Red Wine Blend
49% Cabernet Sauvignon
23% Merlot
16% Syrah
11% Petit Verdot
1% Cabernet Franc
Napa Valley
Greg Kitchens
6.4 g/L
3.2 g/L


In crafting the 2010 B Side Napa Valley Red Wine Blend, winemaker Greg Kitchens used five different varietals from over seven sub-appellations. The wine opens with a heady bouquet of black cherries, dried plums, blackberries and peat moss. One's first sip is greeted by a flavorful cacophony of black currants, dried blueberries, and Blackstrap molasses with hints of black pepper and toasted coconut emerging on the finish. This full-bodied wine is lush and rich with finely integrated tannins, yet it also shows impeccable balance. If Cabernet Sauvignon represents the "A" side of Napa Valley, then this artfully blended wine demonstrates just how great the "B" side can be.


Bordered by two mountain ranges, the valley stretches approximately 30 miles North to South, one mile East to West at its narrow Northern end and five miles at its widest point near the town of Napa. Its maritime climate—warm days and cool nights—coupled with deep yet not excessively fertile soils makes it ideally suited for the cultivation of premium grapes. The first grapes were planted here in 1838, and today Napa accounts for 4% of California's total wine production, focusing primarily on the top-end of the wine market.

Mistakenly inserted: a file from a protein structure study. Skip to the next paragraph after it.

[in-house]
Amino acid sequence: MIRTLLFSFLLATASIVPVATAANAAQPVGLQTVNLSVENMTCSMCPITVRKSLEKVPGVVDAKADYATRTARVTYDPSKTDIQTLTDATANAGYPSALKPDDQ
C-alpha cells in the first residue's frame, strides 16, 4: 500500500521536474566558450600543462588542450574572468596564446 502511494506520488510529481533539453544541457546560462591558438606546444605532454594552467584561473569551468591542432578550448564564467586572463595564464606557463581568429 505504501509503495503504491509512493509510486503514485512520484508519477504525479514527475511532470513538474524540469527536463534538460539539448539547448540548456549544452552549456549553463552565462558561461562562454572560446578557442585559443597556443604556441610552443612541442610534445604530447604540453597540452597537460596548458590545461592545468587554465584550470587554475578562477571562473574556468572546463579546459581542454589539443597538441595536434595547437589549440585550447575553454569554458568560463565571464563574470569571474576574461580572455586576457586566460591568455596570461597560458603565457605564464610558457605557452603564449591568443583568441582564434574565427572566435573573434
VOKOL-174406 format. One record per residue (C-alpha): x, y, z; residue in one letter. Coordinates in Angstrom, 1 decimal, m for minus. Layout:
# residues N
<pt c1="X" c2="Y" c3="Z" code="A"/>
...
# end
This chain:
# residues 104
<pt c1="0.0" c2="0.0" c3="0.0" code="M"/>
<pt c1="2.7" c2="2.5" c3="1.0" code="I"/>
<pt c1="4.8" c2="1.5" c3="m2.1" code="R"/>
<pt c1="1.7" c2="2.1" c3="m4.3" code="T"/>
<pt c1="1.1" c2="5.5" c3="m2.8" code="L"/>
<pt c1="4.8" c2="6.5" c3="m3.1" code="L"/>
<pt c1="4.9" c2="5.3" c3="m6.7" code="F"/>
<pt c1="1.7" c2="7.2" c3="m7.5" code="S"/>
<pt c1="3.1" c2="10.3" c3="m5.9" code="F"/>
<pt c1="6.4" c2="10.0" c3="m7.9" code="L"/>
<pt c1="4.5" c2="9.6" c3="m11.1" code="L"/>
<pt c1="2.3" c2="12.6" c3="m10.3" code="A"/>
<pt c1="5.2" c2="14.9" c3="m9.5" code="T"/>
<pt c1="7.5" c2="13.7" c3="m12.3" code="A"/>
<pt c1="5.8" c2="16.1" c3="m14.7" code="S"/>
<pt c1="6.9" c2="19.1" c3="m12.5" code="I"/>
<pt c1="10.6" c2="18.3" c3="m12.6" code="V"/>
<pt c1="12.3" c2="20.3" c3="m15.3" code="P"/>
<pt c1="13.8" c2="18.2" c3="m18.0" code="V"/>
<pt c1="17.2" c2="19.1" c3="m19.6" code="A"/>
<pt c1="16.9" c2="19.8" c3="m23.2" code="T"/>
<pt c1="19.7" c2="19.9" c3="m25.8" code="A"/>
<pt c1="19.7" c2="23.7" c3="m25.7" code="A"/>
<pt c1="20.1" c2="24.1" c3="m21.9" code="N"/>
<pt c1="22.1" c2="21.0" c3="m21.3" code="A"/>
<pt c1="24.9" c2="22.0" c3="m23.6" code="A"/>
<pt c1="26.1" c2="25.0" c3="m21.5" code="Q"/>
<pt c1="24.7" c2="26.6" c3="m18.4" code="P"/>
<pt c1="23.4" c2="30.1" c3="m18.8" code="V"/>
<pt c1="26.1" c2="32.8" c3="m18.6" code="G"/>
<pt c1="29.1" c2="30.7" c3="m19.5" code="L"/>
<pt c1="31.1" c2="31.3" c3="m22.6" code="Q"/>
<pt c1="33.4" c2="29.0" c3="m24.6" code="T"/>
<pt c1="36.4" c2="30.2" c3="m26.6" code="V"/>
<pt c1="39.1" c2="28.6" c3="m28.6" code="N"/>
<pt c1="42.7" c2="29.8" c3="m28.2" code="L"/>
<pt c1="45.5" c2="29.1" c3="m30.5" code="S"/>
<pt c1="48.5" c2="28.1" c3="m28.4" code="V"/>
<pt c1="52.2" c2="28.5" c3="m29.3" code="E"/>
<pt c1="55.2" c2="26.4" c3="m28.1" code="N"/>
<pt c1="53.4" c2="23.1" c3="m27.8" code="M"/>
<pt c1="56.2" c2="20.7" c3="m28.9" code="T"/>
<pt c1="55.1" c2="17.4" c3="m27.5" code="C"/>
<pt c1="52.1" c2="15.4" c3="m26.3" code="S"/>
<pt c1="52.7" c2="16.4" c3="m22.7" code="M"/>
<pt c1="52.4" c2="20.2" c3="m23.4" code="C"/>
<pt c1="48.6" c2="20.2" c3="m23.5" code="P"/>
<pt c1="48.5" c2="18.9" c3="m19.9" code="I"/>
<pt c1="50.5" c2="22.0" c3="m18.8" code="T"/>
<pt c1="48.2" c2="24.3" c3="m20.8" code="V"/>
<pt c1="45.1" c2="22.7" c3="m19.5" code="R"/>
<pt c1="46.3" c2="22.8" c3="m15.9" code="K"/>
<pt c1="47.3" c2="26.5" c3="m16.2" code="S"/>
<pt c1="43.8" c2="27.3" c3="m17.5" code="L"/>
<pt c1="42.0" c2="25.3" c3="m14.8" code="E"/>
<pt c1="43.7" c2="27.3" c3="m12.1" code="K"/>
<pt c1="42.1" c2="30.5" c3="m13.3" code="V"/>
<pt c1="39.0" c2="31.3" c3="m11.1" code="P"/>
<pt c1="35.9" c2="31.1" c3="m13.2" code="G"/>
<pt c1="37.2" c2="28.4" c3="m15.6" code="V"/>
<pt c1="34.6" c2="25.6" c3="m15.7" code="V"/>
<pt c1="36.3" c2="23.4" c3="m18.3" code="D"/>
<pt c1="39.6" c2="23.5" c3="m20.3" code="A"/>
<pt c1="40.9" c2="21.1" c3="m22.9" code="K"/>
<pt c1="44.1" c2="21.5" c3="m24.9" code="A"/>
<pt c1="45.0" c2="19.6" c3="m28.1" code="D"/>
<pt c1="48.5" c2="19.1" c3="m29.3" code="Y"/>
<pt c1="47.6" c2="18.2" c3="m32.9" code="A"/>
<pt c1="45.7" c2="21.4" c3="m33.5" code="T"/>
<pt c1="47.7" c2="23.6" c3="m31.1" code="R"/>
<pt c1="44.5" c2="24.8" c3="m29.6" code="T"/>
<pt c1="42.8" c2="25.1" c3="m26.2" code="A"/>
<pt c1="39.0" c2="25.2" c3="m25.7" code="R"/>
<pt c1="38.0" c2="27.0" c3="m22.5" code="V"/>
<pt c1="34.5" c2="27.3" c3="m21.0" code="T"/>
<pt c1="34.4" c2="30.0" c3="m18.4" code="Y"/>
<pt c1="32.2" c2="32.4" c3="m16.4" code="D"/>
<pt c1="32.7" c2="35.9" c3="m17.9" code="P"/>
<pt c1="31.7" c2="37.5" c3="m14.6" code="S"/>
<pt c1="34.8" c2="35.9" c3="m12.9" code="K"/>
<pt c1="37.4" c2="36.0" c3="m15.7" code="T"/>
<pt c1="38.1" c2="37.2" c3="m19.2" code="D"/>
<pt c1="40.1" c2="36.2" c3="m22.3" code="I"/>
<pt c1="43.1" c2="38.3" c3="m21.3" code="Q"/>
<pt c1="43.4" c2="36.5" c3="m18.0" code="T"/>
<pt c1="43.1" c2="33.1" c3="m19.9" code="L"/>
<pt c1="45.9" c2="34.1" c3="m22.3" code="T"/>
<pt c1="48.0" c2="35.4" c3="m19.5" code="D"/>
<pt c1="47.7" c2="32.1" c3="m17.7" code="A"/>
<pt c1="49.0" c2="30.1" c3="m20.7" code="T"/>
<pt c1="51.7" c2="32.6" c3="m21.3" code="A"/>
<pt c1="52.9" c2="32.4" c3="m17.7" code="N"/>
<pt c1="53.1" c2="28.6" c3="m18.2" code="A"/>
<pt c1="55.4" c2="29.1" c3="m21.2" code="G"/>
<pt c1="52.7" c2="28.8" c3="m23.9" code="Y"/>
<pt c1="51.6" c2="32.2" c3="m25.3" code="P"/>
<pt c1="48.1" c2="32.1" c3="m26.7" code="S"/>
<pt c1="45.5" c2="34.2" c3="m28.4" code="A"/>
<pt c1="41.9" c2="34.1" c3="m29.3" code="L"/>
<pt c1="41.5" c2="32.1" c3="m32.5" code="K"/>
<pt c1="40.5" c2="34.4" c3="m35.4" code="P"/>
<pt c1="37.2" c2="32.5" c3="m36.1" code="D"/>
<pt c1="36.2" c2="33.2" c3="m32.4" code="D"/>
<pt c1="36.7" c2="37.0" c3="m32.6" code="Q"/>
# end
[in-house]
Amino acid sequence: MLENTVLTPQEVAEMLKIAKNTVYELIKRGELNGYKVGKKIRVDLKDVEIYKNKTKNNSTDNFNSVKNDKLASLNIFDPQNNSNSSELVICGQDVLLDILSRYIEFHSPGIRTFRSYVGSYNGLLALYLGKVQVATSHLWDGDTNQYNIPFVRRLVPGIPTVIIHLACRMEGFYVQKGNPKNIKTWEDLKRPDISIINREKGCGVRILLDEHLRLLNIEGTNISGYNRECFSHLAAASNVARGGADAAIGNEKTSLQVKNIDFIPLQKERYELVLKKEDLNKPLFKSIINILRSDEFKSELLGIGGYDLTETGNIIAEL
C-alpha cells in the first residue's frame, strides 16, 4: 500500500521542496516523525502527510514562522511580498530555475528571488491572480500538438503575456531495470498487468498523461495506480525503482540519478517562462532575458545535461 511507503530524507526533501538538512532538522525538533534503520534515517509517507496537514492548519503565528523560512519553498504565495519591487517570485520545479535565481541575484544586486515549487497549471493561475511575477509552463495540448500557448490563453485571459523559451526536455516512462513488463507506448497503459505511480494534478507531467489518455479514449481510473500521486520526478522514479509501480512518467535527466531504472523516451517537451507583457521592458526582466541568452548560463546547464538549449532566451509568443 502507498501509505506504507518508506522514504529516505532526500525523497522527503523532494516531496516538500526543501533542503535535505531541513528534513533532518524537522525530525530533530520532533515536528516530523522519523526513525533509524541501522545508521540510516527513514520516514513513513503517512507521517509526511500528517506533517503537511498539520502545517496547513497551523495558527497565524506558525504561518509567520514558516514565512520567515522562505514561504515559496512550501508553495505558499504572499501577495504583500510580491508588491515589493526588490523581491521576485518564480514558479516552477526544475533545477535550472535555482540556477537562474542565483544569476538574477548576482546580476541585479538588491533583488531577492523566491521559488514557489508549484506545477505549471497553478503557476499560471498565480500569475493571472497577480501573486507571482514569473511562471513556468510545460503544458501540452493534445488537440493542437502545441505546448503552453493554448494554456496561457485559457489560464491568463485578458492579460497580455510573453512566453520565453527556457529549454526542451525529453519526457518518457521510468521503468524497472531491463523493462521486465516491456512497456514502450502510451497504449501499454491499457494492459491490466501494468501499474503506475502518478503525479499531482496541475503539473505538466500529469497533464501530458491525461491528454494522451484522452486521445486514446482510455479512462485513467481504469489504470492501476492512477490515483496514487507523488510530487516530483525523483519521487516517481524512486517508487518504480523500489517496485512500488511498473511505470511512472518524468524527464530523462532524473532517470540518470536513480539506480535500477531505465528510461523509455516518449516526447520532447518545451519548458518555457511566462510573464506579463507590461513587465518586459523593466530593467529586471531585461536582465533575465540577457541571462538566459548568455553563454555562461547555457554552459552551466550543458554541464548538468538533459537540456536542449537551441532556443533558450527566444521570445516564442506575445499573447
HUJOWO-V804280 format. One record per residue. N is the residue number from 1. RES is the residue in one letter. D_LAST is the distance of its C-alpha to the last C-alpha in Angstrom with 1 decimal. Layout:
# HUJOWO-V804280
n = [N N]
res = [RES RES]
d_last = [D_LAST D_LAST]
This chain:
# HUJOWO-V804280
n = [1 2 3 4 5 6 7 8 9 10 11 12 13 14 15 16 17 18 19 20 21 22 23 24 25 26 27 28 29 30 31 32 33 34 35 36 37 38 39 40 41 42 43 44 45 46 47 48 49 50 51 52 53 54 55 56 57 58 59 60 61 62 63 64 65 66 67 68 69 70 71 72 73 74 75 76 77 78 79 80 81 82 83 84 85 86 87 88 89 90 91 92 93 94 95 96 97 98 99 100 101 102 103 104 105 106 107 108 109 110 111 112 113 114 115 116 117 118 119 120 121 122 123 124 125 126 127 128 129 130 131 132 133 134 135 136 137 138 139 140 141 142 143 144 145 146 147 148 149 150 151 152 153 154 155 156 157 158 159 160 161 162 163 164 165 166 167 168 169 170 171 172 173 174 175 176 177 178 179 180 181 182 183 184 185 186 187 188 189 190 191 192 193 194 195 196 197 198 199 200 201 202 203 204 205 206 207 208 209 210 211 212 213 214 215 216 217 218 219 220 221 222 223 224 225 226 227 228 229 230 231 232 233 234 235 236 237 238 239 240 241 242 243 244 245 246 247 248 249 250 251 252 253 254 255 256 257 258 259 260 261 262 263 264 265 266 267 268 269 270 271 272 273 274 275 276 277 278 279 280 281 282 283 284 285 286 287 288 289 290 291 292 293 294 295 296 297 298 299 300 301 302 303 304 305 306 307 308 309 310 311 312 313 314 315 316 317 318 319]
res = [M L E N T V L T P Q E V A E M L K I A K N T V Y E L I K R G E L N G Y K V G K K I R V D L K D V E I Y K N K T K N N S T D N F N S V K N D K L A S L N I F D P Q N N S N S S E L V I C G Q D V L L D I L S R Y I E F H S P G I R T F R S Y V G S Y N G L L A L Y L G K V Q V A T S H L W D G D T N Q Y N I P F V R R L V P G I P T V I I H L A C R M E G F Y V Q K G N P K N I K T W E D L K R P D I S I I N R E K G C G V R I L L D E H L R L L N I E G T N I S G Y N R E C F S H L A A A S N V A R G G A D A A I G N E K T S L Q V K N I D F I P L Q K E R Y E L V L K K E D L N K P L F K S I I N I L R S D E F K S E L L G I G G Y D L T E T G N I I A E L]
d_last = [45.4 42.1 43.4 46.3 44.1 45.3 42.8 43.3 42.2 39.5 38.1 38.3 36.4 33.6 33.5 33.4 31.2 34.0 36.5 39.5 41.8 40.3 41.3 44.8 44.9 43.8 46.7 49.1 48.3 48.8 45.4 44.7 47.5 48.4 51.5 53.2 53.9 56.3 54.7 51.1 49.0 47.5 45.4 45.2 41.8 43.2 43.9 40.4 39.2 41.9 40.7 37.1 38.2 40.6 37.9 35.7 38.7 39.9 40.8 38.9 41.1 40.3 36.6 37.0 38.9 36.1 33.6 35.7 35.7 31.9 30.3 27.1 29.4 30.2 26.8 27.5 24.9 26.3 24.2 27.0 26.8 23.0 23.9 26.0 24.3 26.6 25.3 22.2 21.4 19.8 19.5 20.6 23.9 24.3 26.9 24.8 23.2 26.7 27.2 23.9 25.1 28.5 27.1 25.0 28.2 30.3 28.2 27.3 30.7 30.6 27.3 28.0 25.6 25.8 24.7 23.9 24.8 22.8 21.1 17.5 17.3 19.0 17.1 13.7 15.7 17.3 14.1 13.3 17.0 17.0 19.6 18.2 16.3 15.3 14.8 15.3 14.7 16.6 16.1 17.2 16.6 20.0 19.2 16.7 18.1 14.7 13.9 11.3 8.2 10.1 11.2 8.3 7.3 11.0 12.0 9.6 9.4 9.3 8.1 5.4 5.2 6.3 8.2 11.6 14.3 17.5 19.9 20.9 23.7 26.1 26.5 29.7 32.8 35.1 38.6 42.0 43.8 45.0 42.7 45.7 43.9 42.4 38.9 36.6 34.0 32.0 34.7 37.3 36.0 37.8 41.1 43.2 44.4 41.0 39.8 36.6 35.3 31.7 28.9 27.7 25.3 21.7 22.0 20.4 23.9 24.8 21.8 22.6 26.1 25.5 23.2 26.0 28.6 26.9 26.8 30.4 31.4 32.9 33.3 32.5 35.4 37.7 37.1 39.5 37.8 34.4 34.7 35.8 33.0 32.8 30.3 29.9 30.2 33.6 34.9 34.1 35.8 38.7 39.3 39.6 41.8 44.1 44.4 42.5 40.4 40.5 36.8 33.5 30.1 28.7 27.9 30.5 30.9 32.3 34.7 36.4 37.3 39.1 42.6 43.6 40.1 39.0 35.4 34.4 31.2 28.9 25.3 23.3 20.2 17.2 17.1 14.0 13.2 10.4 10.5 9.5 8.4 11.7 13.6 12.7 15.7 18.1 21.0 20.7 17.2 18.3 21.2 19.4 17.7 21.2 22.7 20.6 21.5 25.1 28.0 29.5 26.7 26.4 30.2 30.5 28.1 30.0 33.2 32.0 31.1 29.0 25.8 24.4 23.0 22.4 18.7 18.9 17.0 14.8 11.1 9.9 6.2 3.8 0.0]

The 2010 vintage proved to be a challenging one for growers. A wet winter and spring continued well into June, delaying bloom and disrupting fruit set. Vineyard managers worked to ensure ripening by thinning leaves and crops to get more sun exposure, but that strategy backfired for some when a late August heat spike hit the valley desiccating the exposed fruit in some areas. The wines emerging from this vintage are characterized by their elegance—slightly higher acidity, dark colors, and generally lower alcohol levels.


B Side Cabernet Sauvignon tells the story of the flip-side of Napa Valley. Nestled in rural areas and rolling hills along the eastern edge of the Valley, these vineyards are just a few miles from the glamorous, high-priced wineries featured along Highway 29. The eastern side of Napa Valley includes areas such as Pope Valley, Chiles Valley, Wooden Valley, Stags Leap District and lower Calistoga. Vines in these areas are grown in thin volcanic soils, which yield smaller, more concentrated fruit, producing Bordeaux-style Cabernet Sauvignons with classic berry and cassis flavor.